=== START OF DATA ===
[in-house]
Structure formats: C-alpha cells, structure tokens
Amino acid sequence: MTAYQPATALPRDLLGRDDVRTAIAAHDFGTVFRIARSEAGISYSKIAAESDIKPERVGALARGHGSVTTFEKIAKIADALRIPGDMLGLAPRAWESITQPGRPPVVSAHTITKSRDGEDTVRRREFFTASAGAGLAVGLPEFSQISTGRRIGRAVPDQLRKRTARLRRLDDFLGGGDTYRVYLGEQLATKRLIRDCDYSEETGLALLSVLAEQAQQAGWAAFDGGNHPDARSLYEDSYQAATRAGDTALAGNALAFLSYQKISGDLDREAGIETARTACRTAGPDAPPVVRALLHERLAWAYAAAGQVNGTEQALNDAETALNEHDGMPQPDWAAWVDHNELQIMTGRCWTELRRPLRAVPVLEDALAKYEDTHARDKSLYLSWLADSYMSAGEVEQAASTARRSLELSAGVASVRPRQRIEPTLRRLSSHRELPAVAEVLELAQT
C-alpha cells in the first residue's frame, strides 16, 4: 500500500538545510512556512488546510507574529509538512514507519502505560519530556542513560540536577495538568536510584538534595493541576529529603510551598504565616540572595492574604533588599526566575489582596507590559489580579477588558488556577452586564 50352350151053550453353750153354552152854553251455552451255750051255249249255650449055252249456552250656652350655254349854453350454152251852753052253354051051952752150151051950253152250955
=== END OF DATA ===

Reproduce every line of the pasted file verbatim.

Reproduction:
[in-house]
Structure formats: C-alpha cells, structure tokens
Amino acid sequence: MTAYQPATALPRDLLGRDDVRTAIAAHDFGTVFRIARSEAGISYSKIAAESDIKPERVGALARGHGSVTTFEKIAKIADALRIPGDMLGLAPRAWESITQPGRPPVVSAHTITKSRDGEDTVRRREFFTASAGAGLAVGLPEFSQISTGRRIGRAVPDQLRKRTARLRRLDDFLGGGDTYRVYLGEQLATKRLIRDCDYSEETGLALLSVLAEQAQQAGWAAFDGGNHPDARSLYEDSYQAATRAGDTALAGNALAFLSYQKISGDLDREAGIETARTACRTAGPDAPPVVRALLHERLAWAYAAAGQVNGTEQALNDAETALNEHDGMPQPDWAAWVDHNELQIMTGRCWTELRRPLRAVPVLEDALAKYEDTHARDKSLYLSWLADSYMSAGEVEQAASTARRSLELSAGVASVRPRQRIEPTLRRLSSHRELPAVAEVLELAQT
C-alpha cells in the first residue's frame, strides 16, 4: 500500500538545510512556512488546510507574529509538512514507519502505560519530556542513560540536577495538568536510584538534595493541576529529603510551598504565616540572595492574604533588599526566575489582596507590559489580579477588558488556577452586564 50352350151053550453353750153354552152854553251455552451255750051255249249255650449055252249456552250656652350655254349854453350454152251852753052253354051051952752150151051950253152250955